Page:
What keeps me going is the thought that there are still 30+ boxes in storage. Mostly full of books and paperwork. Ugh.

Learnings and Observations from this process so far:

  • Fraser and I have disagreements about the priority of books. I was prepared for him to not think my linguistics books and non-English books were not a priority (fair call, they are of interest to only 1 of us so they get shelved accordingly). What I was not prepared for was that travel books are not a priority (and should therefore be shelved out of reach) unlike books about TV shows.
  • See also the manila folder pile, above. His plan is now to take them to work, I think. Apparently that is his Sekrit Storage Place.
  • Computer game boxes take up a LOT of room. We are going to scan/photograph them for http://www.videogamegeek.com and then dump them, keeping manuals/reference charts and CDs. If they are games that will be played again, that is.
  • It is possible to get sick of going back to IKEA for storage stuff. And then for light globes that are not supplied in the box with the light. Grrrr.
  • Apparently the Godzilla money box is also a priority. It roars and eats buildings.
  • We really, REALLY need to unplug all the cables and work out what is required and what isn’t.
  • The term “rationalise the power boards” has been used in at least one conversation. Really. And not by me.
  • Sorting paperwork takes a LOT longer than sorting books.
  • The drawers I bought at IKEA? I bought them because they are kind of adorable. I have found a (good) use for them, but next time perhaps I should find the use before buying the adorable drawers.
  • It is possible for two people to take 5 minutes to decide which of three versions of Roget’s Thesaurus is a keeper. And then find a fourth that is clearly better than any of them.
  • We have some really fab books. Especially the non-fiction.
  • IKEA have fancy storage boxes that cost $19.99 for 2. They are pretty, but they also sell not-so-fancy plain brown storage boxes that cost $2.49 for 1. And are quite possibly sturdier, albeit smaller. Combination is good. And the cheaper, CD- and DVD- sized boxes are fabulous for oh so many things.
  • My dad’s old desk mat, circa 1973, unearthed in a box of stuff that came from my parents’ old home, is an exact match for the desk accessories I bought last week. Score!
  • Using four layers of varnish on my desk did not make it optical-mouse-friendly. Also, for those who do not read short updates elsewhere: never varnish a desk outside after 5pm, unless you want an artistic coating of dead bugs stuck to the varnish. Hence the unplanned 4th coat, after significant sanding.
  • Some IKEA desk lamps do not have replaceable bulbs. You use them until they stop working, then you throw them out. If I had known this, I would have got a different lamp.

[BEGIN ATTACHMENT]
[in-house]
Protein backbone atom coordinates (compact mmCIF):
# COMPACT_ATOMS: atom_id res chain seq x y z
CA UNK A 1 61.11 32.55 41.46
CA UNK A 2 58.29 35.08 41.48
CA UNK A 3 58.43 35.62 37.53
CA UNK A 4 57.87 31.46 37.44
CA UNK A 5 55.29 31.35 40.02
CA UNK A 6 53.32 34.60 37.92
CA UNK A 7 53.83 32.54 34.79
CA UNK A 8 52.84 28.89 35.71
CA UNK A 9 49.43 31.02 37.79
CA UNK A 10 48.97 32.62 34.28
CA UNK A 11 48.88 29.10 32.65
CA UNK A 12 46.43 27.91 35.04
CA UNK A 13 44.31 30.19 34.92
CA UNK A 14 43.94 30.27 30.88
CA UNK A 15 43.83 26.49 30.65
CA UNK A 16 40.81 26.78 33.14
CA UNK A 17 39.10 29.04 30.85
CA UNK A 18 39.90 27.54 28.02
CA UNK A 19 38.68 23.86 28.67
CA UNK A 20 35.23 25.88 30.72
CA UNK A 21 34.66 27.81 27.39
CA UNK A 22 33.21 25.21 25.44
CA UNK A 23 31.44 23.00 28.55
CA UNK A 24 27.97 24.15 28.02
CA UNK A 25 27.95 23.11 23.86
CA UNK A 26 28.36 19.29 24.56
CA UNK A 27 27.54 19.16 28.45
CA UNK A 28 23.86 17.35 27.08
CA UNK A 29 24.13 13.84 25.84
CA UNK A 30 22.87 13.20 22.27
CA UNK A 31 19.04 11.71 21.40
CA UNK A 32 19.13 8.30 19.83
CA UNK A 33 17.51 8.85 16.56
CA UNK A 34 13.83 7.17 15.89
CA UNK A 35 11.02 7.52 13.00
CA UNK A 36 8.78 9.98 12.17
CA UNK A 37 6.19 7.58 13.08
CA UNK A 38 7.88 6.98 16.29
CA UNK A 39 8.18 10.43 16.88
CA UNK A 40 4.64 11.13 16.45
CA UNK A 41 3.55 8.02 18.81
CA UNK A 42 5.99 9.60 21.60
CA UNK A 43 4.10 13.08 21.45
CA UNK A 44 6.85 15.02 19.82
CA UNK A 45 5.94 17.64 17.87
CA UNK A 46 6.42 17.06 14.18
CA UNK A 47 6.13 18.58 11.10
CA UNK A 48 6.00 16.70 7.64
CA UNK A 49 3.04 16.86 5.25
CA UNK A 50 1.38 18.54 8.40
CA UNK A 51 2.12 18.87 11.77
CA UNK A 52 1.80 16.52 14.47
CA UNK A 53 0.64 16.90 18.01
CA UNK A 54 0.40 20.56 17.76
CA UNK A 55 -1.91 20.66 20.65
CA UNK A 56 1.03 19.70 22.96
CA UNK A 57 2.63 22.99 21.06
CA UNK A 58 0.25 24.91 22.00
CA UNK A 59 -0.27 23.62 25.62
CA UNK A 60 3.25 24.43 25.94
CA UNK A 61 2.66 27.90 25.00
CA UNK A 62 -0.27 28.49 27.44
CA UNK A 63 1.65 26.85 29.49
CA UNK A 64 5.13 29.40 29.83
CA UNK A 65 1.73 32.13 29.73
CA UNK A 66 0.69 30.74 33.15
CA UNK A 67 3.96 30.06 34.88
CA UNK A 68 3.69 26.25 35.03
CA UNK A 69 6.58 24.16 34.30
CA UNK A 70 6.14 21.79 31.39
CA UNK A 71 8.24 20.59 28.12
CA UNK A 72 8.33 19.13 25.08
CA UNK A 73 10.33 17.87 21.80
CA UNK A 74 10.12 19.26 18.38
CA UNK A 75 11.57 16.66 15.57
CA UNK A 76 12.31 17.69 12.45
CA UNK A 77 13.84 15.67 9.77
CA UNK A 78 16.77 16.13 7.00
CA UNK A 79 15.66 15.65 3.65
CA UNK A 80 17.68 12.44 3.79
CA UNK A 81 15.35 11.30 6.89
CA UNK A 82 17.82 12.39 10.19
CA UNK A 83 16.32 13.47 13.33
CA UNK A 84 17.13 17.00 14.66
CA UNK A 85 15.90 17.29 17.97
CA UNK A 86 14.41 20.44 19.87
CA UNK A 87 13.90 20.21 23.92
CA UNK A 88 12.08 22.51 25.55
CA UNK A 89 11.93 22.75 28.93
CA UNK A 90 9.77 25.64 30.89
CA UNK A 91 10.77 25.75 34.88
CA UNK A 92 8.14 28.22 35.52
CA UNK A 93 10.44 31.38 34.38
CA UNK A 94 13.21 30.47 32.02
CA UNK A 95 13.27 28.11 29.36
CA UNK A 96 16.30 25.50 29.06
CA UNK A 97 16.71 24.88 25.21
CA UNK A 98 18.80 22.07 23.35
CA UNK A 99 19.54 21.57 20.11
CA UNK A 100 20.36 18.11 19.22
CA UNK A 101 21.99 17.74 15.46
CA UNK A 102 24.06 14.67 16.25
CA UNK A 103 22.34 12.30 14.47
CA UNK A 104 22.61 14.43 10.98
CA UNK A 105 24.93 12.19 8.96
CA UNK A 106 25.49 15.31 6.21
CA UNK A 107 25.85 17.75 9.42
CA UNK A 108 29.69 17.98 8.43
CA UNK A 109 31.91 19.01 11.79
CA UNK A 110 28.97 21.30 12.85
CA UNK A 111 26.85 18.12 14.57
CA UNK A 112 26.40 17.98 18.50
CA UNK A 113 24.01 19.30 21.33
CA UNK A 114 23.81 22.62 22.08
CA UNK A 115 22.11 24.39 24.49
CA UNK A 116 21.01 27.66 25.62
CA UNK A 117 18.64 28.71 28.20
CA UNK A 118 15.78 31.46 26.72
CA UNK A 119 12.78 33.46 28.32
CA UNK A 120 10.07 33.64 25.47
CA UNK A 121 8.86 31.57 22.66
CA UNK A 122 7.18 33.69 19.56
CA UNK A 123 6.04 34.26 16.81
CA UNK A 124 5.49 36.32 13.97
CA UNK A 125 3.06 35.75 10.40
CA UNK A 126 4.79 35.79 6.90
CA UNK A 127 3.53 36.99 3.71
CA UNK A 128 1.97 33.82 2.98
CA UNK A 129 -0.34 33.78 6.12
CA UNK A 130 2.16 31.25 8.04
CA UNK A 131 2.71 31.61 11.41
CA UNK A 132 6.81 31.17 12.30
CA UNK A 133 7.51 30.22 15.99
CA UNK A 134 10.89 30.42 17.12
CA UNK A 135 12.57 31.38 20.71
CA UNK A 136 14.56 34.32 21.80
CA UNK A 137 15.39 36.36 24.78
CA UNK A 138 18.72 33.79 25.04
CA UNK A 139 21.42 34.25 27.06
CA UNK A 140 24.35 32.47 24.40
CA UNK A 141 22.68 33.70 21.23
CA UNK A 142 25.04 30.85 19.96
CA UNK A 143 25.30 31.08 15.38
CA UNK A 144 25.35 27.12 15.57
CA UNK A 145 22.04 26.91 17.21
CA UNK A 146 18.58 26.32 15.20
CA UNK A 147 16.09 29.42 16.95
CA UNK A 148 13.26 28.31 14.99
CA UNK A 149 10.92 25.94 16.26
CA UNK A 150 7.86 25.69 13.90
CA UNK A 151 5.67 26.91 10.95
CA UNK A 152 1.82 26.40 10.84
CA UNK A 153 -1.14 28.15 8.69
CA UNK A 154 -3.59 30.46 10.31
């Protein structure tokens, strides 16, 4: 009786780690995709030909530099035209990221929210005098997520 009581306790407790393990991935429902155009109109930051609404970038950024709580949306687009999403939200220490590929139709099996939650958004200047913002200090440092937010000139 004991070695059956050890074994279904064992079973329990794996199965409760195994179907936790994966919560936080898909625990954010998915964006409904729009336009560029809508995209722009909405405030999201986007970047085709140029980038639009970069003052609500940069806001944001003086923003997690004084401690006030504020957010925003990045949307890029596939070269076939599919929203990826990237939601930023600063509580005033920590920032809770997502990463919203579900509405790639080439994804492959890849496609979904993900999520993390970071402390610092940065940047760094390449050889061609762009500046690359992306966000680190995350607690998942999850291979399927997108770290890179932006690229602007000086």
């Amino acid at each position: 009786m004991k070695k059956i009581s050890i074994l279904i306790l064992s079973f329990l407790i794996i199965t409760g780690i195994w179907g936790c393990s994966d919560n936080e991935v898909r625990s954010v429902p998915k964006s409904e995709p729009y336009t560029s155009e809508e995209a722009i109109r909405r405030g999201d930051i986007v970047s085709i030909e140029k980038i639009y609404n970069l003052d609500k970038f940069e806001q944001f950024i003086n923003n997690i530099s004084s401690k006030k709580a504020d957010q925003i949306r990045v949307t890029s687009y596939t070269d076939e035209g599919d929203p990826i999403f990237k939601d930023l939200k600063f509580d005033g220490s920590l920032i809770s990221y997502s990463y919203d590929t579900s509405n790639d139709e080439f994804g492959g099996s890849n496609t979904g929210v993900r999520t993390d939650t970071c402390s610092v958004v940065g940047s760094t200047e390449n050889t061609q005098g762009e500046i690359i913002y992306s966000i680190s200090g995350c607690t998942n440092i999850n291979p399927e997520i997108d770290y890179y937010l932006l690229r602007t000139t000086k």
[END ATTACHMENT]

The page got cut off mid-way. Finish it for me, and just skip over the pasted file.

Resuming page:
• My IKEA floor lamp, on the other hand, is officially Evil. And not just because the uplight bit uses a different globe than the reading light bit – but because Bigster and I spotted it in the Mayor’s office during a season 3 episode of Buffy. We snickered.
  • Two people can have a scary quantity of pre-stamped envelopes and stamps. Even – or perhaps especially – when one of them is philatelically challenged.
  • It is kind of nice to sit in the study with your partner during the evening, even if you are at opposite sides of the desks.
  • Investing in a small squishy ball might be a justifiable study-equipment expense for when said partner says silly things. Errm, as long as “said partner” is Fraser, not me.
  • Putting “Op Shop” boxes beside the front door so you have to manoeuvre around them to get outside? Still not enough to make us actually take the things to the Op Shop.
  • I buy lots of gifts for Fraser that I forget about or do not get around to giving him.
 
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Posted by on October 6, 2010 in decluttering, house

 

Study

I have been twittering a lot about our study lately. I thought perhaps the time has come to share some pictures.

Here is what the study used to look like, in theory.

Very clean and tidy room

The bookshelves along the South (bottom) wall are built-in, white melamine. Six rises, each about 60cm wide, with variable height shelves. They go all the way to the roof. As you can see, they were blocked by the desk to the point that we really couldn’t use a third of them – which had lots of old paperwork sort of jammed in. Not a good look.

The desk is an old one of Fraser’s family’s, with a drawer unit to either side of a central gap for sitting. Great if you have a big office and are entertaining clients, but not much use if you have two people wanting desk space at once. The filing cabinets were also hand-me-downs from our respective families, and the two bookshelves were 6′ tall with five evenly-spaced fixed shelves.

Here is what it had come to look like, in practice.

Lots of boxes everywhereThere is a reason why I am not uploading a photograph here.

The study got a lot worse earlier this year when we moved rooms around and, in particular, when we moved Otto into the old spare room. Stuff that was in there – another of the pine bookshelves, as well as the poker machine Fraser was given for his 18th birthday – had nowhere to go but the study. So we had boxes everywhere. The room was even less usable.